Thanks for your help. This problem is related, but not exactly the same as my other post.

1. I know I sent (and received) the message. I was just trying to ascertain whether you were trying to tell me it was not feasible.

2. As I said in the original post, I already tried disabling the interactive services detection service. That resulted in no message sent at all, instead of the intended message + interactive services detection prompts.

My goal is to start an application on my desktop (located in a room far far away), walk away from it, and have it send a message to my laptop screen (located right next to me) when finished. Yes I get the message, but not after going through two additional screens due to Windows notifications. I'm merely wondering if I can eliminate those two additional screens. Bear with me as I'm not a Windows black belt.

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You're close.
by R. Proffitt Forum moderator / January 3, 2011 1:10 AM PST
In reply to: Yes that's me

So backing up to what you want, a message on screen, did you look at MSG and NET SEND and the discussions about that?

This is why I'd skip all that and just craft my own solution. I would not use any psexec or rsh or such because I would wade directly into the security changes and issues. is how I'd approach this problem. Now that I have my little server waiting for messages on my selected tcpip port and since that is executing in my own sandbox I would not be running afoul of the new security rules.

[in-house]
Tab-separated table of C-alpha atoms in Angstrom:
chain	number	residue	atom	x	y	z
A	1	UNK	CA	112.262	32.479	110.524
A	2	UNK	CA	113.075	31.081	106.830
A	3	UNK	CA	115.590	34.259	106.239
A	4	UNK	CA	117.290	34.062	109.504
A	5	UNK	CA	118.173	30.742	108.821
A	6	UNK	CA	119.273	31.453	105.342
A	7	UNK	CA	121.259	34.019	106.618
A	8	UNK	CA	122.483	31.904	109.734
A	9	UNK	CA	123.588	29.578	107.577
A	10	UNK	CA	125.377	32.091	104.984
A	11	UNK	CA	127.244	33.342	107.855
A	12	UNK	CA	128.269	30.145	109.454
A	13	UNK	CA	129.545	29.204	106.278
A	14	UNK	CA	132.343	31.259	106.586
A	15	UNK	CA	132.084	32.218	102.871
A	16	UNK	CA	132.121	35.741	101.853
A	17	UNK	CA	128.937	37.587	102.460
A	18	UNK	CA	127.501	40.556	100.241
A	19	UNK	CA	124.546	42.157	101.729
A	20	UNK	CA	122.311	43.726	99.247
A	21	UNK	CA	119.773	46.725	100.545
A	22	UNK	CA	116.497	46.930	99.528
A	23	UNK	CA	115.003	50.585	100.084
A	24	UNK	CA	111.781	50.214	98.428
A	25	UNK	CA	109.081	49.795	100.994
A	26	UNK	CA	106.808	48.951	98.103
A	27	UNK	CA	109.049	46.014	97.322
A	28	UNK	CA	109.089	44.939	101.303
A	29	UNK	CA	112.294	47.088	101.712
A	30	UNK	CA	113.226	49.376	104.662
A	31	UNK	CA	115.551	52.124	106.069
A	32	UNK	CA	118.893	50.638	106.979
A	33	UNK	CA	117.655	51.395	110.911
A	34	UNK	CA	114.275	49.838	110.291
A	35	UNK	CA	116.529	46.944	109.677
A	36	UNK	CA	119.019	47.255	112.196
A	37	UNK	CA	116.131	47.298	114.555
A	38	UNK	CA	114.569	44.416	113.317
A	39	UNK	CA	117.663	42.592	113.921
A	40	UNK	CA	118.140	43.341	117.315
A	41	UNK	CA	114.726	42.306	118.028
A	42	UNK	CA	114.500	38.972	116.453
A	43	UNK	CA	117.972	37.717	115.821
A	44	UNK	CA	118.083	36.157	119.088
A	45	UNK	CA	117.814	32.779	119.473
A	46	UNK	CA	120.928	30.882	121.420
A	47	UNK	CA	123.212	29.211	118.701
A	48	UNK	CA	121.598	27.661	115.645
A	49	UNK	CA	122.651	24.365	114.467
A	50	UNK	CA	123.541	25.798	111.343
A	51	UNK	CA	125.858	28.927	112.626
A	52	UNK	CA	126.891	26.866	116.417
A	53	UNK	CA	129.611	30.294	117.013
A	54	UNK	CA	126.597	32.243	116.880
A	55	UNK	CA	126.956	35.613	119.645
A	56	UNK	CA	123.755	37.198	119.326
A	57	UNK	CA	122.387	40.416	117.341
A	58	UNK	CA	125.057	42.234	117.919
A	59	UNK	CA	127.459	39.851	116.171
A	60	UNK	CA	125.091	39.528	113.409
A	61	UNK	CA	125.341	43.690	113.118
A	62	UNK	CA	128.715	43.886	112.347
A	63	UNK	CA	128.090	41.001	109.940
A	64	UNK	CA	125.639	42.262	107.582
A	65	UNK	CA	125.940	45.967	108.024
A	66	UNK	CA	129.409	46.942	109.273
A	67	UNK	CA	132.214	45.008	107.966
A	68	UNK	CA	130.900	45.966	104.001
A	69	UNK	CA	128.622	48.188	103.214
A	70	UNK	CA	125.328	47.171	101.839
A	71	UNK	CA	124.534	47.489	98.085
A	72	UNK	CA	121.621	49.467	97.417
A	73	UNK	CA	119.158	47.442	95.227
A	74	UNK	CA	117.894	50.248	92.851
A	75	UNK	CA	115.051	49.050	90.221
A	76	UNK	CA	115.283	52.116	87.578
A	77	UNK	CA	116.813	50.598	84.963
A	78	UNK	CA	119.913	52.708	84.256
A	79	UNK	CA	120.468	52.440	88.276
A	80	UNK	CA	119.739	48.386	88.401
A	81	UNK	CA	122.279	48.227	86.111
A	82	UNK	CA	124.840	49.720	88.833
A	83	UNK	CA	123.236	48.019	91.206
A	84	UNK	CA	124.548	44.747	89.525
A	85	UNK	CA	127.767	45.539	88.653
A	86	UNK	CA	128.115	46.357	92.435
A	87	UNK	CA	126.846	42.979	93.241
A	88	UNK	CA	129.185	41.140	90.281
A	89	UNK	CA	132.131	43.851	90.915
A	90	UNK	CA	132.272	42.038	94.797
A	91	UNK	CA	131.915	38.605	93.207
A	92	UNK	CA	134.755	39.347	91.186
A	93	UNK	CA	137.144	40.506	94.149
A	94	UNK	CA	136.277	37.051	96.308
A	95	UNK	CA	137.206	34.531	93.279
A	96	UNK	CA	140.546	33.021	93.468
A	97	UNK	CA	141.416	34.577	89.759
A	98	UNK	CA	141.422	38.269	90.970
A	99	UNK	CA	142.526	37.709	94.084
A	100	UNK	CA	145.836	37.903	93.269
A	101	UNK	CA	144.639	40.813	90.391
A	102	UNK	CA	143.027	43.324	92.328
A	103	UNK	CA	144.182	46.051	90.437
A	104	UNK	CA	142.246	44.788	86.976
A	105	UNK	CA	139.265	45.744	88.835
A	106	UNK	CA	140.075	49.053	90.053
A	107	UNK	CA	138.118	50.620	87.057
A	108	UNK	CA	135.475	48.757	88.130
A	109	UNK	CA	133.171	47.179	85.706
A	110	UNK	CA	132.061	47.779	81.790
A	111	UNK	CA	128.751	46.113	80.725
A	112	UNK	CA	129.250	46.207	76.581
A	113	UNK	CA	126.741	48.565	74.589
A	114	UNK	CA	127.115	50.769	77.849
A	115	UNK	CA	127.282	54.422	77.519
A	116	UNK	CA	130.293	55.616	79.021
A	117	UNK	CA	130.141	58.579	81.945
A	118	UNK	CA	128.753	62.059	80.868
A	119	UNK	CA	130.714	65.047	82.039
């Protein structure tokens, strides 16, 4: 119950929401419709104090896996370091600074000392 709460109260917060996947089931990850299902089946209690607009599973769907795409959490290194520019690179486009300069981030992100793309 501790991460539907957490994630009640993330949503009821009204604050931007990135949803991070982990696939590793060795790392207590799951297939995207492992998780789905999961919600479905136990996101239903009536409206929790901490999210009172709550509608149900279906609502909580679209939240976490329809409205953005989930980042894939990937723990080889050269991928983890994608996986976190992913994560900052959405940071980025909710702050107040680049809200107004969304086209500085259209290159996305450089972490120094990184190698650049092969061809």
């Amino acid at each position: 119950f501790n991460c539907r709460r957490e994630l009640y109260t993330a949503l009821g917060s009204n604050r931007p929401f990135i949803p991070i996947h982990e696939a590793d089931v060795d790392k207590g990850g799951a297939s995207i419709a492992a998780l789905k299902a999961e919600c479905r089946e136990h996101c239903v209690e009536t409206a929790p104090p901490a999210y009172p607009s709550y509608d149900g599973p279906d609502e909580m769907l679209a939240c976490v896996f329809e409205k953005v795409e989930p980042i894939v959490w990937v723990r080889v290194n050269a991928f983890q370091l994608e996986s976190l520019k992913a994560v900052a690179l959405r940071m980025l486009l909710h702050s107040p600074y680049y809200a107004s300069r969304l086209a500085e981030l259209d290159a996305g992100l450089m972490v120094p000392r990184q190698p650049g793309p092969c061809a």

--> Let me restate this but be aware that to explain the new security would be a chapter in a book so I have to be shorter than that.
"Microsoft no longer permits services running under System to interact with users." is correct. The interactive services detection is a go between or shim to allow such and not break the rules. <--

Bottomline? I'd use other common methods. The little server is my choice but there are much simpler polling methods that work too.

For example, if the file system is shared a batch file can run and check for the message on the remote message every so many seconds. Fast and easy to write.

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by cag8f / January 3, 2011 4:11 AM PST
In reply to: You're close.

OK I understand now. Thanks for being patient. I will look into the other methods, but I think they may be a bit over my head.

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The old file as a message is
by R. Proffitt Forum moderator / January 3, 2011 4:30 AM PST
In reply to: Gotcha

Not hard to do. Even a batch file can do it with an app (I'd use the free visual studio versions to create it) is still something a beginner programmer can do.

The psuedo code looks like

- is there a file called "message.txt"?
- if so, show that file content in a MsgBox()
- if not, sleep then loop.


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by cag8f / January 3, 2011 5:43 AM PST

It appears that msg.exe will do what I want, but I'll keep your ideas in mind.